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LiFEsports Featured in U.S. Department of Health & Human Services Report

Congrats to LiFEsports! The U.S. Department of Health and Human Services is highlighting LiFEsports in its National Youth Sports Strategy report. The initiative is featured on pages 32-33.

To read the report, click here.

For more information about LiFEsports, click here.

CSWE Honors College, Age-Friendly with Community Partnership Award

Congratulations to the College of Social Work and its initiative, Age-Friendly Columbus and Franklin County, for receiving the Council on Social Work Education’s (CSWE) Community Partnership Action Award.

This award is bestowed by CSWE’s Diversity and Social and Economic Justice commission and will be presented at this fall’s CSWE’s Annual Program Meeting in Denver, CO.

 

Bunger Awarded First NIH R Award, Project to examine Ohio START Implementation

Congratulations to Dr. Alicia Bunger whose R34 “Collaborating to Implement Cross-System Interventions in Child Welfare and Substance Use” was recently funded by the National Institute on Drug Abuse (NIDA). This is Bunger’s first NIH R award.
This three-year project, with a total funding of over $700,000, will examine implementation of Ohio START in the initial 17 counties. The study focuses on cross-system collaboration strategies, and the conditions under which they are most effective for implementing the START model, an intervention that integrates substance use treatment and child welfare systems to facilitate parents’ access to treatment and recovery. The team will develop and pilot a collaboration decision-support guide for executive leaders.
The project is being carried out in partnership with the Public Children Services Association of Ohio (PCSAO). The interdisciplinary team includes Drs. Emmeline Chuang (UCLA Fielding School of Public Health), Amanda Girth (OSU Glenn College) and Kathryn Lancaster (OSU College of Public Health).

For more information about Bunger, click here.

Dr. Dabelko-Schoeny Leads Project in Honda, Ohio State Partnership

As part of a new program in a partnership between The Ohio State University and Honda R&D Americas, Dr. Holly Dabelko-Schoeny will lead a project to create a monthly user group of older adults and individuals with disabilities to test, review and provide recommendations to enhance future mobility products and services. The project will be led by an interdisciplinary team of faculty, students and community members and will be digitally documented through branded storytelling. The goal of the new partnership is to nurture innovative ideas to help make transportation easier, safer and more environmentally friendly.  Read more.

College Leads Federally Funded Initiative’s Core to Reduce Opioid Deaths by 40 Percent

The College of Social Work is pleased to announce its involvement in a new Ohio initiative that aims to reduce opioid overdose deaths by 40 percent in 19 Ohio counties, including nine rural counties, six of which are in Appalachia.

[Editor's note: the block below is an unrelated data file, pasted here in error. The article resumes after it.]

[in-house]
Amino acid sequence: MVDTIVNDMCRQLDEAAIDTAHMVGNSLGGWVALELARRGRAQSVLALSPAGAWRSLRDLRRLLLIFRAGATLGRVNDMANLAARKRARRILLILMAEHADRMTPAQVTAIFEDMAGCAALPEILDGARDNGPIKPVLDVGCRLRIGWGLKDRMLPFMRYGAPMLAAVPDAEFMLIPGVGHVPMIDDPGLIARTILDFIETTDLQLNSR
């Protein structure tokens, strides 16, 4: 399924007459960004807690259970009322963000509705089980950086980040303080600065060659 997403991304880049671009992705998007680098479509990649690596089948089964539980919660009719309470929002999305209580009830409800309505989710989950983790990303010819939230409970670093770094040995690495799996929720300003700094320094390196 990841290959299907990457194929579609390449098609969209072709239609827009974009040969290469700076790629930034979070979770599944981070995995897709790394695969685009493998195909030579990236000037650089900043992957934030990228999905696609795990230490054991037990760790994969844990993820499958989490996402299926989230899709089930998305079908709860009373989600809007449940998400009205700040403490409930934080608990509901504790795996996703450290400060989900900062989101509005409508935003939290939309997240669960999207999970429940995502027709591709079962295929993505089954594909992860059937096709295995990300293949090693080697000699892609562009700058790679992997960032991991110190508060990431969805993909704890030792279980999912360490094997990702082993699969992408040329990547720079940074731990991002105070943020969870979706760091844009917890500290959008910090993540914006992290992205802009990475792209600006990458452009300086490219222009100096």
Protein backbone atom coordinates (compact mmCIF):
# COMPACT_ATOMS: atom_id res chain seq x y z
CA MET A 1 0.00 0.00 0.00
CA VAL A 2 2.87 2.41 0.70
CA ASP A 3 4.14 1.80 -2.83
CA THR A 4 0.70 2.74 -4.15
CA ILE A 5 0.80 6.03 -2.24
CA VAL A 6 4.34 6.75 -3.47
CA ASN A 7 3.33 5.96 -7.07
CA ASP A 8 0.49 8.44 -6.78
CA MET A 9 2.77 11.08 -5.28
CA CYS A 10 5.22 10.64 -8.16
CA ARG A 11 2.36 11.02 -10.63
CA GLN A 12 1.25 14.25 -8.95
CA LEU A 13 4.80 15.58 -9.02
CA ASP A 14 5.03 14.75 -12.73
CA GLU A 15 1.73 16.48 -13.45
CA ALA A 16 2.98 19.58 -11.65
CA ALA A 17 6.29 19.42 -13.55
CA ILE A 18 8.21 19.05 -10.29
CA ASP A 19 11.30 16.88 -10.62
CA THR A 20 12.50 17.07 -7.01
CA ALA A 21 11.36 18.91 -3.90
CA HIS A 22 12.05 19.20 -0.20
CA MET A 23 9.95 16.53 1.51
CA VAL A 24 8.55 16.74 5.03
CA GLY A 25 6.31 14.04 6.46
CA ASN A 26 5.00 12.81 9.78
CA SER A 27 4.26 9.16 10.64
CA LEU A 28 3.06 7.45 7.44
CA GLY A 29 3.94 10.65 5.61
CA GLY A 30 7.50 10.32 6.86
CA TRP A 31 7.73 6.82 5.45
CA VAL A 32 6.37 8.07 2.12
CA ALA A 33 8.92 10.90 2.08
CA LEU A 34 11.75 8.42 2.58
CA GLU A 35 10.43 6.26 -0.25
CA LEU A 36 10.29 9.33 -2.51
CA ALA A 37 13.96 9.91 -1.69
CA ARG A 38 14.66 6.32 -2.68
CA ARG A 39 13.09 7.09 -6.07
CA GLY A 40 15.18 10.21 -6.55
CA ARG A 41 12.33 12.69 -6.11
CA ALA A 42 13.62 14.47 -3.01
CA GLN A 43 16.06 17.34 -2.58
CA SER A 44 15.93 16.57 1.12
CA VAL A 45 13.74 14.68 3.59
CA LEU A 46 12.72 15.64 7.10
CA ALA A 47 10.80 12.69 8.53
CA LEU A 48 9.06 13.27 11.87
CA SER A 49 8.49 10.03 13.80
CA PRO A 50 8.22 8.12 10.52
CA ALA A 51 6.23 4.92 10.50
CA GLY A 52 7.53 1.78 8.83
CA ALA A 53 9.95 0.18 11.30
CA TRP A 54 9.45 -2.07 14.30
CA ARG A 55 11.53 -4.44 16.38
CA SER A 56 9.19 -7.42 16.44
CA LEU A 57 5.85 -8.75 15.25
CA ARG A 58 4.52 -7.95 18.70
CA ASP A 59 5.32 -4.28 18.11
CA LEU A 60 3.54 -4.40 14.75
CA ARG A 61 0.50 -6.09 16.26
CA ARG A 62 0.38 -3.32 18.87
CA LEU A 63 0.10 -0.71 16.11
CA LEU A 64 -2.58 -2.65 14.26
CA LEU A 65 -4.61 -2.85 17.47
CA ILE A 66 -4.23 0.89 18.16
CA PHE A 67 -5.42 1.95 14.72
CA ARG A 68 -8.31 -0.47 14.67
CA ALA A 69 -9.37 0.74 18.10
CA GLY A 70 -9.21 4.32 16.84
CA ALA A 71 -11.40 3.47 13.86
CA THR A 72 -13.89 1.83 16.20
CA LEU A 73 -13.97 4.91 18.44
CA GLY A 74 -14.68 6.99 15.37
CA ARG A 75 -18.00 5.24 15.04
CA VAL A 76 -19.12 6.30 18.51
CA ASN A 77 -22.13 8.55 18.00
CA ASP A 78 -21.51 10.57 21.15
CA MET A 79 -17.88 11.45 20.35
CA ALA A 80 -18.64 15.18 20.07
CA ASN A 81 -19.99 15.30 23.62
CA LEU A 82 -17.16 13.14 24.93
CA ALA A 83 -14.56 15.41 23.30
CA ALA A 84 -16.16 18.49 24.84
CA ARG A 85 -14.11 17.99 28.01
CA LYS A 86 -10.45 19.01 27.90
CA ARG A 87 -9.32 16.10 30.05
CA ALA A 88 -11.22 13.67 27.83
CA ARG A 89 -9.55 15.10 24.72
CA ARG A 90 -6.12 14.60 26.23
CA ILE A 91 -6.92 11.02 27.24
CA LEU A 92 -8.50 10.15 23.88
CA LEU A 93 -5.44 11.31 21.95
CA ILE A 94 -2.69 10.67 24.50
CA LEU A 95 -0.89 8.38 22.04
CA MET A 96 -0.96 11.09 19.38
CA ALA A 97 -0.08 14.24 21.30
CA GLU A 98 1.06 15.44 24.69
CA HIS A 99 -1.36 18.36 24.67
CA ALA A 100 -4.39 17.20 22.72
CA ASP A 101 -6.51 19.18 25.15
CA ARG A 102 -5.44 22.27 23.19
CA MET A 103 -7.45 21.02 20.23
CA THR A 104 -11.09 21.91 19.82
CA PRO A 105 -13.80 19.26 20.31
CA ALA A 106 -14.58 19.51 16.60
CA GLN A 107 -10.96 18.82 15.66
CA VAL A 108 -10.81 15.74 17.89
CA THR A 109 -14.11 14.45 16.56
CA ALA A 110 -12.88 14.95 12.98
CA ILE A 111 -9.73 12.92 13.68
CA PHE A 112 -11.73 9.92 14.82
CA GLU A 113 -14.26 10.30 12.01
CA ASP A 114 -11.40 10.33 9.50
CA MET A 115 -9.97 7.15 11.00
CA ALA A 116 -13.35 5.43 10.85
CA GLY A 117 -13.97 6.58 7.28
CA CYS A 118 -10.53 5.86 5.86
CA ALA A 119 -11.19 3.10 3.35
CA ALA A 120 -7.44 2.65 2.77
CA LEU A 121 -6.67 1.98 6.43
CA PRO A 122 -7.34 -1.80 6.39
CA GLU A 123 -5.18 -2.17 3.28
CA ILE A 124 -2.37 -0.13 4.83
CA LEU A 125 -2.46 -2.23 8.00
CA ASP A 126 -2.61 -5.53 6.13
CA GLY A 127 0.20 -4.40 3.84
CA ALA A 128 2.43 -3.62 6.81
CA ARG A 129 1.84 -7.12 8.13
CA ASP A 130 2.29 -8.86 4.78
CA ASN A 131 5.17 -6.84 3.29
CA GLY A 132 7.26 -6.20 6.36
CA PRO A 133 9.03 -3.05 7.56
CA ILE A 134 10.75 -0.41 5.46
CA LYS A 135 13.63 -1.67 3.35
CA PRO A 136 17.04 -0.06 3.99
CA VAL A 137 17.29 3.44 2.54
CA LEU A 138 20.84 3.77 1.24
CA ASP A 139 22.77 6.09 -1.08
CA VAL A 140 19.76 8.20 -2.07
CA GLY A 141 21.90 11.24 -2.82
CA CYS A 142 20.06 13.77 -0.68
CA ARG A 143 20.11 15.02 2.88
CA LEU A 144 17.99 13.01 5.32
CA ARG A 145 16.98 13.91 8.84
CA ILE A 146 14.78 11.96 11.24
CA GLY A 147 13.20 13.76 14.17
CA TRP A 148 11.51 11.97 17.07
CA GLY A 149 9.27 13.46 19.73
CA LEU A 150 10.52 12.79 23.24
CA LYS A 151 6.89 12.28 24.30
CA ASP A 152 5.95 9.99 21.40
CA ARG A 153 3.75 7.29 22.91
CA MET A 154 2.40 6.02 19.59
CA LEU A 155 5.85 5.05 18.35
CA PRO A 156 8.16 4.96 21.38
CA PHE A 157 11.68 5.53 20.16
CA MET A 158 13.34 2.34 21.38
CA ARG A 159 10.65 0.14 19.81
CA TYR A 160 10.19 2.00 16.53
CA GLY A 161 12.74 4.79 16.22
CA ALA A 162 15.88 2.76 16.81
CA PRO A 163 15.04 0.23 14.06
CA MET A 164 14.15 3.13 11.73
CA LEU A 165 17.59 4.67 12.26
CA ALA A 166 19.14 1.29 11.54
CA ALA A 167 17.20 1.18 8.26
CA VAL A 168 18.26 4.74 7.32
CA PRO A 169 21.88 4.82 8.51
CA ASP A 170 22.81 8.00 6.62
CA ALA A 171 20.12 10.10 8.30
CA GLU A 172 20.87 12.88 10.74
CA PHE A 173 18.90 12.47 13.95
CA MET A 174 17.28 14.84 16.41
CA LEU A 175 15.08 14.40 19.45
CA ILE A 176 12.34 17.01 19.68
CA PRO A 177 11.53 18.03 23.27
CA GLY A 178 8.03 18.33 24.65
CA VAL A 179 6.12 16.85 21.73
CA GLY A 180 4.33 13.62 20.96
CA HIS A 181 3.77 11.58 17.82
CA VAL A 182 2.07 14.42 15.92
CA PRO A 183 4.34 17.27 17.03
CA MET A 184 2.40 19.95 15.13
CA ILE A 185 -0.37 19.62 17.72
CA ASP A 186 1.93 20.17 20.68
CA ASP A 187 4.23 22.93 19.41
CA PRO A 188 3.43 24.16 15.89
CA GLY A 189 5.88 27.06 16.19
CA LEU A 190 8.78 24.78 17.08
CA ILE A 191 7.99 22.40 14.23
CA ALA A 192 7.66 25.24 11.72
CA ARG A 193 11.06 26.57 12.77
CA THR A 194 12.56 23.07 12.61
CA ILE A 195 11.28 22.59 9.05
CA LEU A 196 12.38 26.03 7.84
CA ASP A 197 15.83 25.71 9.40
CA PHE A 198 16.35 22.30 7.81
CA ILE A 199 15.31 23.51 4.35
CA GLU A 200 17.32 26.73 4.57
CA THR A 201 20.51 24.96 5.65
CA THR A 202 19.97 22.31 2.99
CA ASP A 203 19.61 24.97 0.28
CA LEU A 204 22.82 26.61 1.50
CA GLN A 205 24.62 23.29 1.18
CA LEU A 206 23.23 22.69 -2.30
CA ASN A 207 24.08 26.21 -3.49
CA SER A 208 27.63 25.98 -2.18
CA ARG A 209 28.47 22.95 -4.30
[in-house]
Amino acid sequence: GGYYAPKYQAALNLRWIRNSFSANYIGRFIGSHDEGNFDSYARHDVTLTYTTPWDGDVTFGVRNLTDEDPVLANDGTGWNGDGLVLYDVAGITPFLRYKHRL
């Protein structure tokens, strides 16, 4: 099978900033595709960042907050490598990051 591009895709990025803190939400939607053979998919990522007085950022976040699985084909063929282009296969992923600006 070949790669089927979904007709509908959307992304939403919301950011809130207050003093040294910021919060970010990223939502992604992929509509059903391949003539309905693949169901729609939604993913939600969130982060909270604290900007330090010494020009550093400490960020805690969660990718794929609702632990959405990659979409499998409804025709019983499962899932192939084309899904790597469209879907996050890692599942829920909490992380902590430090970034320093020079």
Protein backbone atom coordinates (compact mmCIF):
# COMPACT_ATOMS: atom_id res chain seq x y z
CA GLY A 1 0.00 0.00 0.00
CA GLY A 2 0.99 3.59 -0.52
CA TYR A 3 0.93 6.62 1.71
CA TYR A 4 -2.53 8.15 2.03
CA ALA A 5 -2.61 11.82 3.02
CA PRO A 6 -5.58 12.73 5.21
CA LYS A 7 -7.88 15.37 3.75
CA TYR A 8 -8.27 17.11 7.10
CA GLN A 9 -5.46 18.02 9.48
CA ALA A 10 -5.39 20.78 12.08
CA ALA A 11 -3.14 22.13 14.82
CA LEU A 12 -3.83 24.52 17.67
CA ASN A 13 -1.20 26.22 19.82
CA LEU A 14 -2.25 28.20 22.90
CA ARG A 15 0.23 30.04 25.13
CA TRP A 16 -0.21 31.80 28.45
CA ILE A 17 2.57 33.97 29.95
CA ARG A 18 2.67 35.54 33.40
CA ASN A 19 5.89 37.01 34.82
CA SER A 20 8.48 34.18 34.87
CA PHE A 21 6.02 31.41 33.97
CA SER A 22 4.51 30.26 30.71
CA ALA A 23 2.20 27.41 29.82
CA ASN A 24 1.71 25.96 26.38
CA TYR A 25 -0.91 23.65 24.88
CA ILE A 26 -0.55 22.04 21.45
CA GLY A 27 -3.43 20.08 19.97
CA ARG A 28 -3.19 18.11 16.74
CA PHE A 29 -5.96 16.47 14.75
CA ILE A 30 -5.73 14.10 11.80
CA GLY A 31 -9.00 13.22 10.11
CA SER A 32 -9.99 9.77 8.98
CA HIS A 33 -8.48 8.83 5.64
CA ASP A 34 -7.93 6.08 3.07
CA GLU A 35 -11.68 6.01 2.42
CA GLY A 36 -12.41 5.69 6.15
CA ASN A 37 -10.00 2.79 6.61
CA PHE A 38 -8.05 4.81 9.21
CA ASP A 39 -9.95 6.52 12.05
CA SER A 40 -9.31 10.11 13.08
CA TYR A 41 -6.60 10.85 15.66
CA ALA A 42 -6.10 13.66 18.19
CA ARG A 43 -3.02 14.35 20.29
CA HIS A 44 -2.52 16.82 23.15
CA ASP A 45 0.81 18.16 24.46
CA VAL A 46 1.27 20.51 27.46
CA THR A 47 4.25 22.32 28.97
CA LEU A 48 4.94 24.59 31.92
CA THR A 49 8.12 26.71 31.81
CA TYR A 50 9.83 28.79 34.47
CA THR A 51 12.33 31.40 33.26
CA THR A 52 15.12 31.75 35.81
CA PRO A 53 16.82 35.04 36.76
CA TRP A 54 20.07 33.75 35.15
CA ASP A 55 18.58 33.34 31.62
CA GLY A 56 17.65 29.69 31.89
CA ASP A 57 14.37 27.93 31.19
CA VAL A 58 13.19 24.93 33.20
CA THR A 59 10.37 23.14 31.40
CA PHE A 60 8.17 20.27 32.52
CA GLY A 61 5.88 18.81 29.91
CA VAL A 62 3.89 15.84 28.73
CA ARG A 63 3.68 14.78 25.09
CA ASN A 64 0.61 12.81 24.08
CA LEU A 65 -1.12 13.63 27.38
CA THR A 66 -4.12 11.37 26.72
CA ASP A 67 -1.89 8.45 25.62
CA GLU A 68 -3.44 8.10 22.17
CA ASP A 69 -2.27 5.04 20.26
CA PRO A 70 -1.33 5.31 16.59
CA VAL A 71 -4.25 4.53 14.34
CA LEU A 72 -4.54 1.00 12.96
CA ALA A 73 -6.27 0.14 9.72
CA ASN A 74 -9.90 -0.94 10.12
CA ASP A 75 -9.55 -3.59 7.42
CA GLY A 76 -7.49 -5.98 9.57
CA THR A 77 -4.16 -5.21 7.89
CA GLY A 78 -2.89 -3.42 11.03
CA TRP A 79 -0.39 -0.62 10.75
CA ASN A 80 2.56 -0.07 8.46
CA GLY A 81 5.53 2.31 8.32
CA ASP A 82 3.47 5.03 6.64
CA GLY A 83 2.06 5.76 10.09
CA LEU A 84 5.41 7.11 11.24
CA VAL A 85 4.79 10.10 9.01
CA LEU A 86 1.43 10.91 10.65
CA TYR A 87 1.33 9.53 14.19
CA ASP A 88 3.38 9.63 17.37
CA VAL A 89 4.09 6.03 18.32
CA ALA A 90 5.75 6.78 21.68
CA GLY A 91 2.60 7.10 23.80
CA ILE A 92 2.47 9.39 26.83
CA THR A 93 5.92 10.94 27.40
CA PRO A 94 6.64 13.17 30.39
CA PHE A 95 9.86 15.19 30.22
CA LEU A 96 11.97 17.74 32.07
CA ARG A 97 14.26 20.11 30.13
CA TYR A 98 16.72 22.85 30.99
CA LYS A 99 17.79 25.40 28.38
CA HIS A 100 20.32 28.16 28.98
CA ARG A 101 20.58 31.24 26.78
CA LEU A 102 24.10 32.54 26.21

The new initiative, part of the federal HEALing Communities Study, will use real-time research to focus prevention, treatment and recovery programs in the state, which has been hit especially hard by opioid deaths.The study is a $350 million investment by the National Institute on Drug Abuse (NIDA), part of the National Institutes of Health (NIH); its HEAL (Helping to End Addiction Long-term) initiative is designed to reduce overdose deaths by 40 percent in participating communities.

In total, Ohio will receive $65.9 million federal research grant dollars to address the opioid epidemic and implement interventions, headed by The Ohio State University, and including a consortium of academic, state and community partners.

The college’s Dr. Bridget Freisthler, professor and associate dean for research and faculty development, will lead the initiative’s Community Engagement core, along with the College of Public Health’s Dr. Pamela Salsberry, professor and associate dean for community outreach and engagement. Embedded in their work is the perspective that communities are the experts of their local environment. Freisthler and Salsberry will work with communities to identify and implement evidence-based interventions that will be most likely to reduce opioid overdose deaths given their local context, determine ways to strengthen connections of agencies involved in local coalitions, and work with communities to try and reduce stigma related to addiction and treatment.

“This is a real opportunity for Ohio to reverse the entrenched problem of opioid misuse and overdoses while drawing on the strengths and resources of local communities,” says Freisthler. “By providing counties with the much needed training, technical assistance and funding to implement evidence-based interventions, we hope to bring solutions to the many families affected by this epidemic.”

For more information, click here.

For an interview with Freisthler, contact Frankie Jones-Harris, Communications Director, at 614/330-2206 or jones-harris.1@osu.edu.